“We eat to curb hunger. We feast to mark occasions. We consume for pure sustenance. Plans hatch over food and become banked in our memories. Meals mark our lives. And sometimes they change everything.”

So ends the spare four-paragraph introduction to “Meet Me at the Bamboo Table: Everyday Meals Everywhere,” a book of short essays written by Anita Verna Crofts, a senior lecturer at the University of Washington who splits her time between Seattle and Portland. Crofts, an inveterate traveler and intrepid eater, chronicles her trips and her meals in this small book, which is also filled with her photographs. Her destinations are often exotic. Yes, there are stops in Italy, Alabama and even Maine (here, she writes about the food at a summer camp where she served as a counselor), but she also touches down in Estonia, Namibia and Syria. She rides the Trans-Siberian railroad and “lumbers” into Vietnam by foot, lugging a heavy pack.

As travel writing often does, the essays capture Crofts’ personal journey; in one, she travels to Paris as a teen; some years later, her boyfriend nurses her when she falls ill in Asia and her feelings for him deepen. In a third, she grapples with turning 30. In keeping, the design has an old-fashioned scrapbook-like/photo album feel. Always, she is tasting, thinking, dreaming food.

Next week, Crofts will give a reading from the book at Print in Portland. Meanwhile, we bring you a taste. “A Sudanese Minute” is reprinted with permission from the publisher. — PEGGY GRODINSKY

“Meet Me at the Bamboo Table: Everyday Meals Everywhere.” By A.V. Crofts. Chin Music Press. $16.95.


Khartoum is a sleepy capital city. its side streets are lined with willow trees, and five times a day calls to prayer pierce the otherwise quiet air. Few tall buildings compete with the sky, and much of the city is comprised of residential compounds no more than three stories tall.

The city feels like a sign of repose.

The natural world is more visible amidst all that is man-made. Incoming dust storms clearly advance toward the city from miles away, and proximity to the desert defines this urban oasis. Sand the color of a new penny and as fine as flour sneaks into every crevice and collects like dust on tabletops, patios, and car dashboards. Brooms are always in use in Khartoum. The temperature can shift severely, dipping at night and rising to oven-like blasts throughout the day. Whenever the warm desert air greeted me as I stepped off a plane in Khartoum, flip-flops came out and socks went into my suitcase for the rest of my stay.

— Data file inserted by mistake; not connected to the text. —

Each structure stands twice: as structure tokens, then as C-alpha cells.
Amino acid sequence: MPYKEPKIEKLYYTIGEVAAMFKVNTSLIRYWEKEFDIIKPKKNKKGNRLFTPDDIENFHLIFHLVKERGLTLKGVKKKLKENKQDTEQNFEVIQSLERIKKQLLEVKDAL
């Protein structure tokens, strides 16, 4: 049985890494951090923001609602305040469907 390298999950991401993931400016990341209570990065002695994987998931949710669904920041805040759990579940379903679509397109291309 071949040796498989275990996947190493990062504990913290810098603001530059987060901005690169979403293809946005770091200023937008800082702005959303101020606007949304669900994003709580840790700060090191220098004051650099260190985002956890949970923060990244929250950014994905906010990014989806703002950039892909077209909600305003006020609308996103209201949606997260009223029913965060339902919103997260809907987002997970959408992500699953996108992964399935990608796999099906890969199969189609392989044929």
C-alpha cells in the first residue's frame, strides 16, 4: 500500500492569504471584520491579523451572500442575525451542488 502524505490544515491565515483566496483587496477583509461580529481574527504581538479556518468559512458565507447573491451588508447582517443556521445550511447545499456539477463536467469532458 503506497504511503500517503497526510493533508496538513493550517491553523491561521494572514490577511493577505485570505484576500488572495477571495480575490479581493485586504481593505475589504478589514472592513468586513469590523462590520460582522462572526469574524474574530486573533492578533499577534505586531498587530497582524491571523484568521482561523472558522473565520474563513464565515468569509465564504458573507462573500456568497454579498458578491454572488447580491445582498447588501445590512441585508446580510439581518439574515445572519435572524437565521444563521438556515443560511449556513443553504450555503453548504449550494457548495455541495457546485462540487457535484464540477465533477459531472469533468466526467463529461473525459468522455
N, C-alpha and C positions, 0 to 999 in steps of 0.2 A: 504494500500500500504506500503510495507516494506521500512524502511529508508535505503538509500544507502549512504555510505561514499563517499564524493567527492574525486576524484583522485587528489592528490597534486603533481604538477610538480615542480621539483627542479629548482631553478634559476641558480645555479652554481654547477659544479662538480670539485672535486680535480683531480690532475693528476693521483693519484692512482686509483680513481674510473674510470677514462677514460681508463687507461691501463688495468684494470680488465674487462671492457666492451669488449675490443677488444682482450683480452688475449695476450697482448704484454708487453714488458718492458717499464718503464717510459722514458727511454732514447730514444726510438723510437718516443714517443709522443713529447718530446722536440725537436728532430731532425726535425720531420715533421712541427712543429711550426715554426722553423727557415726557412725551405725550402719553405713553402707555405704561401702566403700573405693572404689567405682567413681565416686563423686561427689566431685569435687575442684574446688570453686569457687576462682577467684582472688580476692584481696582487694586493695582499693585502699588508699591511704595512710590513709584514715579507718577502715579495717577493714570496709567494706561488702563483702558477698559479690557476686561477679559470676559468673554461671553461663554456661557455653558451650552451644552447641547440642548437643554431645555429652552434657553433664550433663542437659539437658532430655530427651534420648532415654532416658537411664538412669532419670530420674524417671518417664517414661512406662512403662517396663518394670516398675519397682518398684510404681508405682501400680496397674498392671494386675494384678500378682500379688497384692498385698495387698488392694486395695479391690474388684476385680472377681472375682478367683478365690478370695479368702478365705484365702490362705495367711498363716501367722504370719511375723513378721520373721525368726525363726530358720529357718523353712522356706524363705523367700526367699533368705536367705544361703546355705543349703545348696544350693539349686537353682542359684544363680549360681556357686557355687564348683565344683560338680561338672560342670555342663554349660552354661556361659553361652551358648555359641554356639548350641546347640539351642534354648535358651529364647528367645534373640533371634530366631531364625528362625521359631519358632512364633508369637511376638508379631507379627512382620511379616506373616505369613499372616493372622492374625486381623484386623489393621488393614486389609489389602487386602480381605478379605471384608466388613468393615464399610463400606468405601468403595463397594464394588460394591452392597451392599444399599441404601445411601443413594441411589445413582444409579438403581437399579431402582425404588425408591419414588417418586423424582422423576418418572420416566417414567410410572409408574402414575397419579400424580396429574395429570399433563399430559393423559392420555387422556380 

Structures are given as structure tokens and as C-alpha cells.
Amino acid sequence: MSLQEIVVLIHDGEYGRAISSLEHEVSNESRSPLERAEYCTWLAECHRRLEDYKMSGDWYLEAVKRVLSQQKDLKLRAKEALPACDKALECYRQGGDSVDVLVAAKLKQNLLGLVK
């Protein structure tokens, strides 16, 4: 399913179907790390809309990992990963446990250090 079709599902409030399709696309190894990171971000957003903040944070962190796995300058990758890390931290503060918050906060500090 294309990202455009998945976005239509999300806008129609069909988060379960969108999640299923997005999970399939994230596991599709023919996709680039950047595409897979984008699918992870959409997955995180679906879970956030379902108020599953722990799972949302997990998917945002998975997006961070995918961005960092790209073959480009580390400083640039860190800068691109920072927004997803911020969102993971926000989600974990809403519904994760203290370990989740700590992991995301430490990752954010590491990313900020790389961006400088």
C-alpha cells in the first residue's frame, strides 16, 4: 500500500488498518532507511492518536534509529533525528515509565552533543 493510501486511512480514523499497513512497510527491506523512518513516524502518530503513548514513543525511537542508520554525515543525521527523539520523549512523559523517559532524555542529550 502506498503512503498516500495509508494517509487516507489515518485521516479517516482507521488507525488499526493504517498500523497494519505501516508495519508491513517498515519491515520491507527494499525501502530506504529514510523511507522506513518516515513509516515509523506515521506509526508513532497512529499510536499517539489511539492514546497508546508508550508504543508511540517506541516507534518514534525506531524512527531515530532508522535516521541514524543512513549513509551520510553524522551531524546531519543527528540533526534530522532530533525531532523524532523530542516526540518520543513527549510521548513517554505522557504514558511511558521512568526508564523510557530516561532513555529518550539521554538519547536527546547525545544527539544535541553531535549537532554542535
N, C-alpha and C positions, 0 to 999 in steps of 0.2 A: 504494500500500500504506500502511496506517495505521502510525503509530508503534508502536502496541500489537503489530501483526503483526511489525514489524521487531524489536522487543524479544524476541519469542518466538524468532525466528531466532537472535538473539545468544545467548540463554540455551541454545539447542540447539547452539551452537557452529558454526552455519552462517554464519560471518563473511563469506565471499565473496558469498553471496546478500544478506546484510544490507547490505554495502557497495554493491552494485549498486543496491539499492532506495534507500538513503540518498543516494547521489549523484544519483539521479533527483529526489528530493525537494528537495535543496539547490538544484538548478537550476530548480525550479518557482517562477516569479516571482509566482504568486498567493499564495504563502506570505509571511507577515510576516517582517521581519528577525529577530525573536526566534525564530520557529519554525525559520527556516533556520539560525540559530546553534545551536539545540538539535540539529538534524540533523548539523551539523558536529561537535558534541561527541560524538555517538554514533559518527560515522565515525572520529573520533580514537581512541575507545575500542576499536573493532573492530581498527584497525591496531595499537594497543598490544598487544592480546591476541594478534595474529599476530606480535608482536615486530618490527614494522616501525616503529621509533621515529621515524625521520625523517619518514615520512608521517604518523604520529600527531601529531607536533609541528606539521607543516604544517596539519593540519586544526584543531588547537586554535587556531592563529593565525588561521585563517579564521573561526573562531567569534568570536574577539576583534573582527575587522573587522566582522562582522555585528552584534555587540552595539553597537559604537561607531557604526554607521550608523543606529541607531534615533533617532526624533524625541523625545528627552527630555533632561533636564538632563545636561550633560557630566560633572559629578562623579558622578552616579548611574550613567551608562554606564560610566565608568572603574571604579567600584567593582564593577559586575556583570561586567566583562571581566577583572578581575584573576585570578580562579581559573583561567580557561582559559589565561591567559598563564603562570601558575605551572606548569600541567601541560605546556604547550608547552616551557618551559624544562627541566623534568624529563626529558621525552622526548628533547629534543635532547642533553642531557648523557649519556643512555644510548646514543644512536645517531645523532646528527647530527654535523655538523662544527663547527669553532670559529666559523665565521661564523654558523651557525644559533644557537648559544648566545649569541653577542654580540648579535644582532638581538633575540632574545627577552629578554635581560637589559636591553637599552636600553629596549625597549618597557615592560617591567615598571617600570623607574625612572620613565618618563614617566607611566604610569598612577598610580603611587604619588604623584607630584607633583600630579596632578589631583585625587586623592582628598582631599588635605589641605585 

We joked during our trainings about the difference between a Sudanese minute and an American minute. Place your thumb and finger an inch apart and you have the latter. Now throw your arms as wide as your wingspan allows, and welcome to Sudan.

While I kept my eyes on the time during meetings and trainings, over meals it was another story altogether. Time slowed when food was on the table. No one knew this better than Wisal, a Sudanese graduate of the University of Washington with a radiance that rivaled the sun. I counted on her to be my restaurant guide.

Coffee vendors are popular in Khartoum. Beans are ground fine and then steeped in boiling water, often with a combination of spices and sugars stored in the plastic containers on display.

Evening excursions took place when work was done for the day and the heat had abated, replaced by cool desert night. We used fingers to pull apart samak mashwi, grilled freshwater fish, served with key limes and a piquant dipping sauce. A hibiscus iced tea, karkaday, slaked parched mouths. Then there were meals of spiced grilled lamb with fresh wheels of bread and peppery arugula, accompanied by bowls of foul sudani, a hearty fava bean stew – think Sudanese chili. Always up for dessert, we would relocate to a cafe smack in the middle of a busy Khartoum roundabout, where you had a dizzying selection of gelato, single-serving cakes, fruit tarts, and coffee. The wide outdoor couches were made for lounging, and time unspooled as we were lulled by the shallow croons of circling three-wheeled jitneys. On weekends we returned to the cafe couches, protected from the sun by yawning umbrellas and a system of ingenious mist-makers that kept customers cool, as though we were produce needing protection from wilting in the heat.

My joy in Sudanese dining extended far beyond what was on my plate. It also included the simplicity of the ingredients, the Sudanese emphasis on hospitality, and their unhurried manner. I was treated to barbecue on the outskirts of the city, where diced meat was grilled right in front of you and presented with an onion, tomato, and cucumber salad to keep it company, along with a small bowl of sea salt, puffed pillows of bread, and green chili dipping sauce. I ate these meals seated on iron bedframes webbed with twine so that after overeating I had the option to recline and take a nap. I have been tempted by plates of kisrah, a sorghum flour pancake widely available from street vendors, and paired it with a shot-glass amount of coffee spiced with ginger, cardamom, and cinnamon. I often passed on sugar for my coffee, which drew bemused reactions from my Sudanese colleagues. I enjoyed that many meals were served communally on aluminum trays, and how I had to lean in close to eat. Sudanese colleagues were eager to introduce me to their tastes of home, and the meals lasted for hours.

Sudan fed my curiosity, and its relationship with time prompted reflection. What was I missing? Was I moving too fast? What might surface if I did not rush to talk over all the quiet? I left Sudan full every time.

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